Bruce Willis, who is stepping away from acting amid cognitive difficulties caused by aphasia, alarmed movie staffers two years ago when he misfired a gun loaded with a blank — and last year perplexingly asked what he was doing on a film set, according to a report .
The 67-year-old “Die Hard” star, whose family announced Wednesday he had received the brain disorder diagnosis, had been exhibiting signs of decline on set in recent years, nearly two dozen sources concerned about his well-being told the Los Angeles Times.
The “Pulp Fiction” star — who was often paid $2 million for two days of work — struggled with an inability to remember his lines and was fed his words through an earpiece known in the industry as an “earwig,” several sources told the paper .
A body double was used in most action scenes, particularly those that involved the use of prop guns, the LA Times reported.
On the set of “Hard Kill” in Cincinnati two years ago, Willis allegedly fired a gun on the wrong cue, according to the outlet, which cited two people familiar with the incident.
No one was hurt and the movie’s producer disputed that the incident occurred, but the actors and crew members were alarmed by the alleged discharge from the firearm, according to the report.
Another gun incident occurred on the set of “Hard Kill” in 2020, when actress Lala Kent, playing Willis’ daughter, was supposed to be protected by his character from villains.
“I’m supposed to think my life is about to end, and then my dad steps in to save the day,” Kent told the paper.
Willis was supposed to deliver a line that served as her cue to duck before he fired a gun – but he discharged the firearm without uttering the line, according to the report.
“Because my back was to him, I wasn’t aware of what was happening behind me. But the first time, it was like, ‘No big deal, let’s reset,’” Kent told the paper.
She said that although she asked director Matt Eskandari to remind Willis to say his line before firing again in the next take, the same thing happened.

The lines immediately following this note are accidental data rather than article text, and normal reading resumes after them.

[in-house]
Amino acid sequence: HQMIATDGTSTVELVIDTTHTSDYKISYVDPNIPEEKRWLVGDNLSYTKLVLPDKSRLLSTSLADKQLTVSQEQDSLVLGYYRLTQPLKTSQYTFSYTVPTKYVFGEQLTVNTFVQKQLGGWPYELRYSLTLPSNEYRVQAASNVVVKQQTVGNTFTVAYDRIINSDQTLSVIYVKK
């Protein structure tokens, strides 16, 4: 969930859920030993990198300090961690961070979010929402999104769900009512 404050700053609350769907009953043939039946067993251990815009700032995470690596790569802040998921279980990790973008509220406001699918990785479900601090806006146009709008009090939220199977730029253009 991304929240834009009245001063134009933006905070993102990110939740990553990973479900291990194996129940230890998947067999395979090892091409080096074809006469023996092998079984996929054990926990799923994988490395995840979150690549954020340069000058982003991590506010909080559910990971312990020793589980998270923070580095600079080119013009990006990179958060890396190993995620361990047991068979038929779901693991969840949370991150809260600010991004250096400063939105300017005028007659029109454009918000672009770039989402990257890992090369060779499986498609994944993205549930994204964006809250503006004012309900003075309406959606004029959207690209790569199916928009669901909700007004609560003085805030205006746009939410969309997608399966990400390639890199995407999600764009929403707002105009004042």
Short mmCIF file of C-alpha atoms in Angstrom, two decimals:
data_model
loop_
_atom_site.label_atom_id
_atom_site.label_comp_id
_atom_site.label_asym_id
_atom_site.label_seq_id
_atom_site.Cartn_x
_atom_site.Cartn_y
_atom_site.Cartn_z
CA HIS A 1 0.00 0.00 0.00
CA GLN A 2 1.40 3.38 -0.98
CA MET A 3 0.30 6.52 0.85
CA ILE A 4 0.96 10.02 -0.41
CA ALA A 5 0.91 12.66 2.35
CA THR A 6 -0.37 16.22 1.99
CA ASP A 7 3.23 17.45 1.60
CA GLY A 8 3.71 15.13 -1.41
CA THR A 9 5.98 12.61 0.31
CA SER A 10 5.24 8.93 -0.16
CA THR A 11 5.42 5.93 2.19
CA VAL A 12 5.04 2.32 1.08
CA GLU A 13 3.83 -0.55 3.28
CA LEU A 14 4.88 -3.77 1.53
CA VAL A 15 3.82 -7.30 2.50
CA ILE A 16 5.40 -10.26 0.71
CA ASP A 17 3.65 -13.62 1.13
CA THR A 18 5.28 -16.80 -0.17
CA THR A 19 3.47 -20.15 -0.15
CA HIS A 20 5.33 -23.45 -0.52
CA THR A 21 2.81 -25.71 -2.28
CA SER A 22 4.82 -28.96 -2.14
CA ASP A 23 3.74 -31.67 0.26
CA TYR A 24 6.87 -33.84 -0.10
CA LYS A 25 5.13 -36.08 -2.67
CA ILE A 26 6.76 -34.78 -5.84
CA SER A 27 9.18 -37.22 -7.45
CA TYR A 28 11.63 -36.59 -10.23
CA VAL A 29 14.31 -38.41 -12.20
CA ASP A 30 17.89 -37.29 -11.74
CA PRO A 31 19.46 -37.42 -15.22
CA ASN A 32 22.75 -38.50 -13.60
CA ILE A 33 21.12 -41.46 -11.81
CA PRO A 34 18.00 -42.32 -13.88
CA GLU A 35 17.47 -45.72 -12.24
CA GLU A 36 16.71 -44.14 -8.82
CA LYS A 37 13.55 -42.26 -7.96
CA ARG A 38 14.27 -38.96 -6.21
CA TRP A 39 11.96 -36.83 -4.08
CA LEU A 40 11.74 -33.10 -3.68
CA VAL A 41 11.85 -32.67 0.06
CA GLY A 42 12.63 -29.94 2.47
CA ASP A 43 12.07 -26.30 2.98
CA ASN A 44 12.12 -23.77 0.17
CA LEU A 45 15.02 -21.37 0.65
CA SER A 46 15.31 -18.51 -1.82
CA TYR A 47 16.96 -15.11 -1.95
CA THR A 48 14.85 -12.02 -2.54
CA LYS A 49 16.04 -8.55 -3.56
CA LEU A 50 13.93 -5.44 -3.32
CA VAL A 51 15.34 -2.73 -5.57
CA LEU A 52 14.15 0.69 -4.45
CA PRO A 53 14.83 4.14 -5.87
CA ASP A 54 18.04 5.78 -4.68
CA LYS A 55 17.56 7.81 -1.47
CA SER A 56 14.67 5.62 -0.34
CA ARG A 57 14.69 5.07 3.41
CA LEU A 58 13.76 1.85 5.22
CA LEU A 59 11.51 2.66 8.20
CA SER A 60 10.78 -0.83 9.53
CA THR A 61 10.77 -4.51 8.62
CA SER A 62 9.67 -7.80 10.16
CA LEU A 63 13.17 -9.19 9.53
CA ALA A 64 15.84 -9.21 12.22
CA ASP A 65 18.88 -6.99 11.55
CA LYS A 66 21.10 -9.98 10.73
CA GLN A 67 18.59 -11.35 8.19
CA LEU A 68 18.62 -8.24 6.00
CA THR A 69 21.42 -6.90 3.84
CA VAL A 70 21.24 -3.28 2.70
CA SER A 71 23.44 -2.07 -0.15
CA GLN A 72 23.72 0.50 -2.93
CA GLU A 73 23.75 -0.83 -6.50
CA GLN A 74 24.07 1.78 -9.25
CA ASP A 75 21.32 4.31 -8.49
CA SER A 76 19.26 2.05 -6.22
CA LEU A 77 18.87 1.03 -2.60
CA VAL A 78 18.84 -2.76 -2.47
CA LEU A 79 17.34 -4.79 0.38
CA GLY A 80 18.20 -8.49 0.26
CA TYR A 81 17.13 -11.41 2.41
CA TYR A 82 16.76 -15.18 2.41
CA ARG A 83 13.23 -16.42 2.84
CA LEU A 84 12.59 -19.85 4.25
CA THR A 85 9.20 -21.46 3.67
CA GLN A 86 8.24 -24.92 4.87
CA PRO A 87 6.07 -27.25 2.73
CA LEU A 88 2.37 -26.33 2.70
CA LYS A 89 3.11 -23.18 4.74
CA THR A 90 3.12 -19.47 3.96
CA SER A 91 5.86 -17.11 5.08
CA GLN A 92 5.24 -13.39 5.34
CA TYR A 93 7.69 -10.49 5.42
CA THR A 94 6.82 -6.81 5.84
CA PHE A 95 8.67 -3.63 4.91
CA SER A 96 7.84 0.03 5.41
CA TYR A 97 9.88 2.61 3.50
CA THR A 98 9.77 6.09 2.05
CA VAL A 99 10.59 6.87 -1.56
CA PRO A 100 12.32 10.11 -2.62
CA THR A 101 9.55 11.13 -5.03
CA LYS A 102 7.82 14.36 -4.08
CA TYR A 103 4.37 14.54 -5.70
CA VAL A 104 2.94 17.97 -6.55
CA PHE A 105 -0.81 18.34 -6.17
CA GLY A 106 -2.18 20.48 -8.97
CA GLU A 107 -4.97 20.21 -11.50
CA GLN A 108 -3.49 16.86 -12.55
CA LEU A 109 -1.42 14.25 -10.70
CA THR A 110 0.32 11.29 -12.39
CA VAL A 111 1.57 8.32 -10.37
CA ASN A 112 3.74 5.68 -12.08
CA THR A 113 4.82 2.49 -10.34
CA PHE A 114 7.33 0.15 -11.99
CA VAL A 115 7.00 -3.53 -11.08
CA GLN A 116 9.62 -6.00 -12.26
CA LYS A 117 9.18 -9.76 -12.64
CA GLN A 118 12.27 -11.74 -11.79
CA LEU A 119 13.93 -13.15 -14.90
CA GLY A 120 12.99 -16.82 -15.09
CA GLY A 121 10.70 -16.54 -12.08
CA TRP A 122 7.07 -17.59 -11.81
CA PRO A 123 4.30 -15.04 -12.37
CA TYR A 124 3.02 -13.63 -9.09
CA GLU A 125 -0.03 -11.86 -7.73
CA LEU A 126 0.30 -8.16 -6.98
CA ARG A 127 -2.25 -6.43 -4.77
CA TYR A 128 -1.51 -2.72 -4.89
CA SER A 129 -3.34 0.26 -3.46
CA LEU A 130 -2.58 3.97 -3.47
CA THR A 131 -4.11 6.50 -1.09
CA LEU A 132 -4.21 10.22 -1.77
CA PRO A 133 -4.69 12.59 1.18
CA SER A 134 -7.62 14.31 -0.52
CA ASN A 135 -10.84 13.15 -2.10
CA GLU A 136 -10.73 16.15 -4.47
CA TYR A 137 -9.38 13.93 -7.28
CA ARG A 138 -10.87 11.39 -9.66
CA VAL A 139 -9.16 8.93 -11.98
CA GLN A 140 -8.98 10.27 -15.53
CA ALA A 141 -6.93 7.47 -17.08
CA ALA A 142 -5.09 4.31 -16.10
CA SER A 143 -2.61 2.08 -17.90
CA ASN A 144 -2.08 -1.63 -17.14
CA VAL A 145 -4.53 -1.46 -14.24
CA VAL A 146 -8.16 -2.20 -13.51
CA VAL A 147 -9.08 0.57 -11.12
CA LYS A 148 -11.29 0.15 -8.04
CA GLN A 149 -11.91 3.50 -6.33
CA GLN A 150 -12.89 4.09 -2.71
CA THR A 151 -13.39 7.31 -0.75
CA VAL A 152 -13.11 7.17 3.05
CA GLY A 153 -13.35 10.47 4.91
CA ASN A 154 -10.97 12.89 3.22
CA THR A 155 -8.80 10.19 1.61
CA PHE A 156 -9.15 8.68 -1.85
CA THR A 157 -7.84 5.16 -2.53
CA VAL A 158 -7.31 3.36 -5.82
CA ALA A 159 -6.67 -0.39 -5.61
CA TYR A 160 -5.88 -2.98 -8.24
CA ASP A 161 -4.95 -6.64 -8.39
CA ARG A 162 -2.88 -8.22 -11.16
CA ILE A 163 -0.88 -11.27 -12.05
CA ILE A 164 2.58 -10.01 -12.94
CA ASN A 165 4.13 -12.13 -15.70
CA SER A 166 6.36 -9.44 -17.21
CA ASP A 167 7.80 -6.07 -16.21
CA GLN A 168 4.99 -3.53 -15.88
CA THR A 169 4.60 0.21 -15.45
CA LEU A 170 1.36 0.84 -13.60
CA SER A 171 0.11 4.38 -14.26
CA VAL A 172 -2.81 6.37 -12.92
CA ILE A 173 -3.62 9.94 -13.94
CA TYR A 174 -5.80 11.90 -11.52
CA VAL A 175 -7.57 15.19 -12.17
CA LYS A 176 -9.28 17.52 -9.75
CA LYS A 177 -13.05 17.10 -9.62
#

Eskandari did not respond to calls from the newspaper seeking comment, but another staffer said he remembered Kent being shaken, and a third crew member said he recalled an incident in which Willis “did fire the gun on the wrong line.”
The crew member told the paper: “We always made sure no one was in the line of fire when he was handling guns.”
The film’s armorer denied that the incident occurred and Randall Emmett — Kent’s former fiance and co-founder of Emmett/Furla Oasis, who has worked on 20 Willis movies — also disputed that Willis fired a gun prematurely.
“I fully support Bruce and his family during this challenging time and admire him for his courage in battling this difficult medical condition. Bruce will always be a part of our family,” Emmett told the newspaper.
Mike Burns, who directed Willis in last year’s action thriller “Out of Death,” sent the movie’s screenwriter an alarming email in June 2020, writing, “It looks like we need to knock down Bruce’s page count by about 5 pages,” the Los Angeles Times reported.
“We also need to abbreviate his dialogue a bit so that there are no monologues, etc.,” he added, according to the paper, which spoke with nearly two dozen people who had expressed concern about Willis’ well-being.
But Burns said he had been unaware of the severity of Willis’ mental condition until the actor showed up on set in the film, which was among 22 movies the actor churned out in four years.